The Hanna Portland Cement Company was founded in Reedsburg, Pennsylvania, in 1946, in time to catch the postwar explosion of new home construction. It immediately became the largest employer in the small town. The Hanna brothers ran it with iron fists, but they were fair to their workers, who were their neighbors as well. When business was good, the workers received generous wages. When things were slow, everybody tightened their belts and got by. Layoffs were rare and used only as a last resort. The workers were content and never unionized.
The Hannas plowed their profits back into the plant and equipment, and into the community. They built a civic center, a hospital, a theater, and the nicest high school football field in the area. Over the years, there was a temptation or two to sell out, to take serious cash and go play golf, but the Hanna brothers could never be sure that their factory would remain in Reedsburg. So they kept it.
After fifty years of sound management, the company employed four thousand of the eleven thousand residents of the town. Annual sales were $60 million, though profits had been elusive. Stiff competition from abroad and a slowdown in new housing starts were putting pressure on the income statement. It was a very cyclical business, something the younger Hannas had tried unsuccessfully to remedy by diversifying into related products. The balance sheet currently had more debt than normal.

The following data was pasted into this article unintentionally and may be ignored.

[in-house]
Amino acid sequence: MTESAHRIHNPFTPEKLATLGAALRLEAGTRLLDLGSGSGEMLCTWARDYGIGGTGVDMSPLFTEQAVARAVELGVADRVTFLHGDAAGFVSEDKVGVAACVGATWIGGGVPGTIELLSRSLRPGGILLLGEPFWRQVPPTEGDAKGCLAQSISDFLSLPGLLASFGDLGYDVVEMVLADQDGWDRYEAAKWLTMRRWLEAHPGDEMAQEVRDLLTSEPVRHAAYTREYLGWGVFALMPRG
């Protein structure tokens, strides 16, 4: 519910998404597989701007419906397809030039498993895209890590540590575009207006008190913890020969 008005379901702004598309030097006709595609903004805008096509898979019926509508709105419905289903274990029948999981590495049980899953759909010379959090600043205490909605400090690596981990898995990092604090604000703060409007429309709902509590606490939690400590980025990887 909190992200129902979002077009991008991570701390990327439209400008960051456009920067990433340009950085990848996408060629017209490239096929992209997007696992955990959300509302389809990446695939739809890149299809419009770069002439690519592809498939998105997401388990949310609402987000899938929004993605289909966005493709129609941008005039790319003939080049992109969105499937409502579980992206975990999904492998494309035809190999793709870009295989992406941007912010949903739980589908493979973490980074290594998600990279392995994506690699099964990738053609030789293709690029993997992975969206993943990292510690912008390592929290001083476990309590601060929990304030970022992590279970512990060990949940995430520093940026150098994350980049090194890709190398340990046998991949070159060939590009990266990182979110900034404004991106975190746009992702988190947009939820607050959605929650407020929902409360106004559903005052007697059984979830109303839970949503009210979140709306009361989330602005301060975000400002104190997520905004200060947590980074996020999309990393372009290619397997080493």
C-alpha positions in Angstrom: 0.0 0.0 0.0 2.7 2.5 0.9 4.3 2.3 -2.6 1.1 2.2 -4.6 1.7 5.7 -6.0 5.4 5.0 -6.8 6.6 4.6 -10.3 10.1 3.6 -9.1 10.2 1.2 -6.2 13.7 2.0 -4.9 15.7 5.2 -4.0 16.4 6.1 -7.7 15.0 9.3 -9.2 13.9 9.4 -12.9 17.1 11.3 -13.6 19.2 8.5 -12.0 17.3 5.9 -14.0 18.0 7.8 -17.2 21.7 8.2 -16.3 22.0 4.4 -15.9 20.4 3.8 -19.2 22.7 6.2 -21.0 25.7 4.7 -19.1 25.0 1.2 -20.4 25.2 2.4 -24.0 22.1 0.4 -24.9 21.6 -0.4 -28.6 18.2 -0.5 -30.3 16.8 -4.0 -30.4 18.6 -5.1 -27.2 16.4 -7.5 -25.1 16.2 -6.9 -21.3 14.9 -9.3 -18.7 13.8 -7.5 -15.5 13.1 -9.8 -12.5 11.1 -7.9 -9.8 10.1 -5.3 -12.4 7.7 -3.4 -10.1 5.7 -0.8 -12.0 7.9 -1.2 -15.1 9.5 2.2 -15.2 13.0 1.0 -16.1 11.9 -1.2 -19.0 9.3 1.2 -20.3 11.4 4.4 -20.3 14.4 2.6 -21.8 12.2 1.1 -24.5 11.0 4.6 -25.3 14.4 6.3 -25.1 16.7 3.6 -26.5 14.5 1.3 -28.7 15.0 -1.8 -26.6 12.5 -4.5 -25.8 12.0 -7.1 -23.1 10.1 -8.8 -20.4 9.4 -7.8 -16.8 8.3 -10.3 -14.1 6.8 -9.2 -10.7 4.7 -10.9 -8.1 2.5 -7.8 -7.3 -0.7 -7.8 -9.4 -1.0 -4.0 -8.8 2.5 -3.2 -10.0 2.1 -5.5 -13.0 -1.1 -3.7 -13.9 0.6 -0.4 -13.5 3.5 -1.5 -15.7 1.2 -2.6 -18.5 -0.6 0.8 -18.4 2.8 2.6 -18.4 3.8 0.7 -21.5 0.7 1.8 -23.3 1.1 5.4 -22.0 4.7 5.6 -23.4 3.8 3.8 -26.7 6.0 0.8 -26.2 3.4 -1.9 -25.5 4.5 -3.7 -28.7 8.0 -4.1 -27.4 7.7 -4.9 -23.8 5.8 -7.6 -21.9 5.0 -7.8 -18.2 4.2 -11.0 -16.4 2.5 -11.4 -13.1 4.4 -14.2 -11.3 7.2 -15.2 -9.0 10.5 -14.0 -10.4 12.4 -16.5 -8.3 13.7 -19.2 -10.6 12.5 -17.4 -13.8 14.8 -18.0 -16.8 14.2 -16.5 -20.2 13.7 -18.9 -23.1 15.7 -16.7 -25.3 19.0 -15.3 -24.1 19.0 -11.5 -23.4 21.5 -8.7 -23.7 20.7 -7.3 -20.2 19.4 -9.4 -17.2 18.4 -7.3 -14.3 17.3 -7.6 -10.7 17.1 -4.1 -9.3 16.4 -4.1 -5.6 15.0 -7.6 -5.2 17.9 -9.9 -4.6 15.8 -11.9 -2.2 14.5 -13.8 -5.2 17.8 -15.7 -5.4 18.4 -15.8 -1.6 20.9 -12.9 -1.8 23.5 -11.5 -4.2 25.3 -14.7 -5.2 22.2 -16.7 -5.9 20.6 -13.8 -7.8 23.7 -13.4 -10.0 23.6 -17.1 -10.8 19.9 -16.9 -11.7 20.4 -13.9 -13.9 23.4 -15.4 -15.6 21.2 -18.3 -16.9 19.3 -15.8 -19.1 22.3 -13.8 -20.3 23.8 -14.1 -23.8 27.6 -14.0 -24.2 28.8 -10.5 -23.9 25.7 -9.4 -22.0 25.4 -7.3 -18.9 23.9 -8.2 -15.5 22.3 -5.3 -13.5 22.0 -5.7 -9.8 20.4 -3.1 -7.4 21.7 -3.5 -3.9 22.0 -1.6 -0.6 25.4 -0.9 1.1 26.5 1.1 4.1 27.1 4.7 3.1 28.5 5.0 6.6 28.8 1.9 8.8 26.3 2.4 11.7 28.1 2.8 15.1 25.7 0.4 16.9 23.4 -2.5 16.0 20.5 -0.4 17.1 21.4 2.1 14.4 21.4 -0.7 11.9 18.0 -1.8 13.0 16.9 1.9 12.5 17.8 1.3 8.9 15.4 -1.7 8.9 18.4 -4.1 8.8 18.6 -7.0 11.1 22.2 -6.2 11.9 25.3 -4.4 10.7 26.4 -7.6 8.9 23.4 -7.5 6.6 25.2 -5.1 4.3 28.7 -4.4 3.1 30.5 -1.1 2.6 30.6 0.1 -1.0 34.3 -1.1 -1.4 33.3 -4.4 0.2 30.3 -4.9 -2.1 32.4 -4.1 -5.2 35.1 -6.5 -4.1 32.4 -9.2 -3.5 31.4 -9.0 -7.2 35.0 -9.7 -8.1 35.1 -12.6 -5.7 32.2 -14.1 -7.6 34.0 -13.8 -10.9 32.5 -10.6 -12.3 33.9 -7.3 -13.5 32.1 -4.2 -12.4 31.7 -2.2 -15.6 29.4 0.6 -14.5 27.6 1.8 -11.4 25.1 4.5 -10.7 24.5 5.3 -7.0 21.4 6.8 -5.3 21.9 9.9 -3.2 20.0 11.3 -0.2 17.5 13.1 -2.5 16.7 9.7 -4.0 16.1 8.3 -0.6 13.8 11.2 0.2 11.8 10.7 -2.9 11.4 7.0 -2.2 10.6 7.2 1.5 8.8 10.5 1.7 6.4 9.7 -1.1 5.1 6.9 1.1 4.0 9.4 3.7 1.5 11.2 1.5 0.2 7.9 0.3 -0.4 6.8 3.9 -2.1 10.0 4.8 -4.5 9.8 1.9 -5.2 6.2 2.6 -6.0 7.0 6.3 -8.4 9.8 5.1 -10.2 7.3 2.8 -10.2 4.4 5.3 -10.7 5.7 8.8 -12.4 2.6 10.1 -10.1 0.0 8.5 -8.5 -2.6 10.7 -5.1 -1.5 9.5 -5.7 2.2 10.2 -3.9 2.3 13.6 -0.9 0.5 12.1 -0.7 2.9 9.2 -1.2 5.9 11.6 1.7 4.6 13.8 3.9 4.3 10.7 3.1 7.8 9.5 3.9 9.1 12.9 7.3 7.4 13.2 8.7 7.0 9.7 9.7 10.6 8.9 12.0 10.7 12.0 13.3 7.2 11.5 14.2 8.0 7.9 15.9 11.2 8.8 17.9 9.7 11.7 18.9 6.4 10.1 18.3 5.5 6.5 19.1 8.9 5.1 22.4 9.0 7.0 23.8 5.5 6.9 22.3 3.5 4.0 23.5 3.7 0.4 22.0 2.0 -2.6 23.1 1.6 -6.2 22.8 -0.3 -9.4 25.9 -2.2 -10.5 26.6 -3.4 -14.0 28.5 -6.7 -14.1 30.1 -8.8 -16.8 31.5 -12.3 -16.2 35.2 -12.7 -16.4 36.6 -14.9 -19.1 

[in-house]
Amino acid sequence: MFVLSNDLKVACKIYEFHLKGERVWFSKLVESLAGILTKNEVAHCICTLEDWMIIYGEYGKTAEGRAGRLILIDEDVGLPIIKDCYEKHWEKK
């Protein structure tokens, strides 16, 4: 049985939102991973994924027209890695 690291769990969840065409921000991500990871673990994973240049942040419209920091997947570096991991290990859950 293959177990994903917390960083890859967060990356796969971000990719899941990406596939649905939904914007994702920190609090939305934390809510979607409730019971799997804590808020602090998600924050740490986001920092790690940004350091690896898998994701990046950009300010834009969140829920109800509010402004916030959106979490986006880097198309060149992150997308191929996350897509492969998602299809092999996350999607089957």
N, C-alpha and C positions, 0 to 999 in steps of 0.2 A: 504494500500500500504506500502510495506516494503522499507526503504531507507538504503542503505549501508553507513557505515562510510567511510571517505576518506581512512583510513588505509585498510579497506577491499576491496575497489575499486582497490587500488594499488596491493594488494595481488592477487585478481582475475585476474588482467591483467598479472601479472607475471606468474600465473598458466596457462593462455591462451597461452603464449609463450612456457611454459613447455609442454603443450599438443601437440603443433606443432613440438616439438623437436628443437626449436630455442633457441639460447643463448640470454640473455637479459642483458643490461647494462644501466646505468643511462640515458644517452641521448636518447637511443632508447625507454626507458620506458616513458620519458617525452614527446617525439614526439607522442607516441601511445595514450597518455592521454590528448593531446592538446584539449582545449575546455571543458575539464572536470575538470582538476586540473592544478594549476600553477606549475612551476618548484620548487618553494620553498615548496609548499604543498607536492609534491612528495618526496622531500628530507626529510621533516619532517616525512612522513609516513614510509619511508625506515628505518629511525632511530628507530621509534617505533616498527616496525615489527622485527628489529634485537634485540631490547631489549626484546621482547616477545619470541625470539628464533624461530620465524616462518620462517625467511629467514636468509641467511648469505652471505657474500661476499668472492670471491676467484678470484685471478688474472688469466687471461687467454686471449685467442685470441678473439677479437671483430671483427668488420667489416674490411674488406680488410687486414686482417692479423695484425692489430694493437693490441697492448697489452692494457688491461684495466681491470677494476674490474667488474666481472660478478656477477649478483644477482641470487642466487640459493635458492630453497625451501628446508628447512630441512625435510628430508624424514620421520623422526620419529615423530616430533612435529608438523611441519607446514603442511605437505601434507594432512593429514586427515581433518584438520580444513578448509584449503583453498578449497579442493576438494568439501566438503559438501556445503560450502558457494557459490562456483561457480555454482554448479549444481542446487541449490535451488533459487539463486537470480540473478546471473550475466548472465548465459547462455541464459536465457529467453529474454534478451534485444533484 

Marcus Hanna was the current CEO, though he never used that title. He was just the boss, the number-one honcho. His father was one of the founders, and Marcus had spent his life at the plant. No less than eight other Hannas were in management, with several of the next generation out in the factory, sweeping floors and doing the same menial jobs their parents had been expected to do.
On the day the lawsuit arrived, Marcus was in a meeting with his first cousin, Joel Hanna, the unofficial in-house lawyer. A process server bullied his way past the receptionist and secretaries up front and presented himself to Marcus and Joel with a thick envelope.
"Are you Marcus Hanna?" the process server demanded.
"I am. Who are you?"
"A process server. Here's your lawsuit." He handed it over and left.
It was an action filed in Howard County, Maryland, seeking unspecified damages for a class of homeowners claiming damages due to defective Portland mortar cement manufactured by Hanna. Joel read it slowly and paraphrased it for Marcus, and when he finished, both men sat for a long time and cursed lawyers in general.
A quick search by a secretary found an impressive collection of recent articles about the plaintiffs' attorney, a certain Clay Carter from D.C.
It was no surprise that there was trouble in Howard County. A bad batch of their Portland cement had found its way there several years earlier. Through the normal channels, it had been used by various contractors to put bricks on new homes. The complaints were fresh; the company was trying to get a handle on the scope of the problem. Evidently, it took about three years for the mortar to weaken and then the bricks began to fall off. Both Marcus and Joel had been to Howard County and met with their suppliers and the contractors.